BSkyB says it is a 'fit and proper' licence holder
- 2 May 2012
- From the section Business
BSkyB says it remains a "fit and proper" holder of a broadcasting licence.
The satellite broadcaster said it was engaging with the regulator Ofcom in its assessment of BSkyB's suitability.
Rupert Murdoch, whose News Corporation owns 39% of BSkyB, has sent an email to staff saying the business will be "better and stronger" following the phone-hacking scandal.
BSkyB also announced a rise in customer numbers of 78,000 to 10.5 million.
The company's "fitness" to hold a broadcasting licence had been questioned as a result of the phone hacking scandal at News of the World and other newspapers owned by News Corporation.
The Liberal Democrats wrote to Ofcom on Tuesday urging it to hasten its review, but the BBC understands that the regulator will not be rushed into a knee-jerk reaction.
On Tuesday, the Commons media committee concluded that Mr Murdoch was "not a fit person" to run a major international business, although four of the 10 committee members disagreed, as the MPs split on party lines.
In his email to staff, Mr Murdoch said the committee's findings were "hard to read" but he was proud News Corp had worked to put things right.
BSkyB, meanwhile, used its trading statement to point to its "positive contribution to UK audiences, employment and the broader economy, as well as its strong record of regulatory compliance and high standards of governance".
BSkyB's operating profit for the nine months to the end of March came in at £939m, up 25% from the same period last year.
Its average revenue per user (ARPU) was £546 in the first three months of the year, which was up £9 from the same stage last year.
BSkyB said: "The impact of this year's price freeze [was] more than offset by our success in selling our home communications products to new and existing customers."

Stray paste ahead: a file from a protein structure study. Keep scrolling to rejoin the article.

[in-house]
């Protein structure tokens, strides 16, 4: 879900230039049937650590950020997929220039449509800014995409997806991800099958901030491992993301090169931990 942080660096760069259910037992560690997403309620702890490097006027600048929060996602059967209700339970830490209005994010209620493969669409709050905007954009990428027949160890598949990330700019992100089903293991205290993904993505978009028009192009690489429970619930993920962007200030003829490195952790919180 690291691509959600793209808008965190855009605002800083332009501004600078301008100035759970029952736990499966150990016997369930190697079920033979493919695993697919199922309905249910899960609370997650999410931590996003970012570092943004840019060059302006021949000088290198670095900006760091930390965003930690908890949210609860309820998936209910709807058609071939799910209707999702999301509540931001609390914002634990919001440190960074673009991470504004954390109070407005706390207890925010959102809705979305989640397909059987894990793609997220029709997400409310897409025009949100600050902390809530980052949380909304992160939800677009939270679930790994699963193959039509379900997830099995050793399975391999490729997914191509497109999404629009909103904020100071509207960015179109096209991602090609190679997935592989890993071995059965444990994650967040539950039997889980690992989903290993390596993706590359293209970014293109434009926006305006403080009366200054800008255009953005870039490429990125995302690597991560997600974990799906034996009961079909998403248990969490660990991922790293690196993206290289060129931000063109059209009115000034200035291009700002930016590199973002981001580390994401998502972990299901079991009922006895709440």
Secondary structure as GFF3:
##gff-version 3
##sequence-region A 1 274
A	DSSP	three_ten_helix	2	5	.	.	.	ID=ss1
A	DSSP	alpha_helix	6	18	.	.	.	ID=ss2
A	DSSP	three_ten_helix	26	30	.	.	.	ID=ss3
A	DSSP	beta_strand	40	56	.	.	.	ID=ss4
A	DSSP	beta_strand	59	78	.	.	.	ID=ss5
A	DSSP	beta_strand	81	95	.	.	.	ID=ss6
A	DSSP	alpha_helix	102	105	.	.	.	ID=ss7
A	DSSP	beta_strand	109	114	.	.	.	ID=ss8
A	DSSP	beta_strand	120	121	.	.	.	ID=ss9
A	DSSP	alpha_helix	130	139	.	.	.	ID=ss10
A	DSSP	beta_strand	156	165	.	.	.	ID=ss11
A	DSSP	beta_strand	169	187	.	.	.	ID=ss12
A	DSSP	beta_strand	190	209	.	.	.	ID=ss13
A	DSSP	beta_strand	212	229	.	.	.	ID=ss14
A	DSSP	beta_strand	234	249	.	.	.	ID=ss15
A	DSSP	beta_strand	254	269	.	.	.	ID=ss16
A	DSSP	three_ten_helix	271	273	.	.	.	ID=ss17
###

"The decision to focus our marketing on home communications has paid off with our fastest quarter of growth since launch and confirmation that Sky is now Britain's favourite triple play provider," said chief executive Jeremy Darroch.
Triple play customers buy their television, telephone and broadband services from the same provider.
BSkyB has 3.2 million such customers, up 24% from the same period last year.
The churn rate, which is the proportion of customers who left Sky during the period, was an annualised 10.1% - down from 10.4% at the same time last year.
In its statement, Sky said it had concluded a review of the editorial practices at Sky News and had "found no evidence of impropriety or cause for concern".
It has also reviewed two cases referred to by John Ryley, head of Sky News, at the Leveson Inquiry, in which a Sky News journalist accessed the emails of people suspected of criminal activity.
Sky said it had concluded that "the action was justified in the public interest and subject to proper editorial oversight".
Ofcom is investigating the hacking of the emails of the so-called canoe man John Darwin and of a convicted paedophile, Martin Smith.
Rupert Murdoch's son, James, stepped down as chairman of BSkyB on 3 April and was replaced by Nicholas Ferguson.
A US institutional investor in News Corporation has called for Rupert Murdoch's role as chairman and chief executive to be split and for an independent chairman to be appointed.
"We don't believe it's too late to turn News Corp around, but the company needs to act now to make real and substantive changes to start this process," said Julie Tanner, assistant director of socially responsible investing at Christian Brothers Investment Services.
"These scandals will have a long-lasting impact on News Corp's reputation, but by appointing an independent chair and seating independent board members, the company could begin the process of re-establishing public trust.
"Short of these measures, these scandals will continue to cloud the company and its stock for the foreseeable future."
Christian Brothers filed a resolution at the company's annual meeting calling for an independent chairman to be appointed.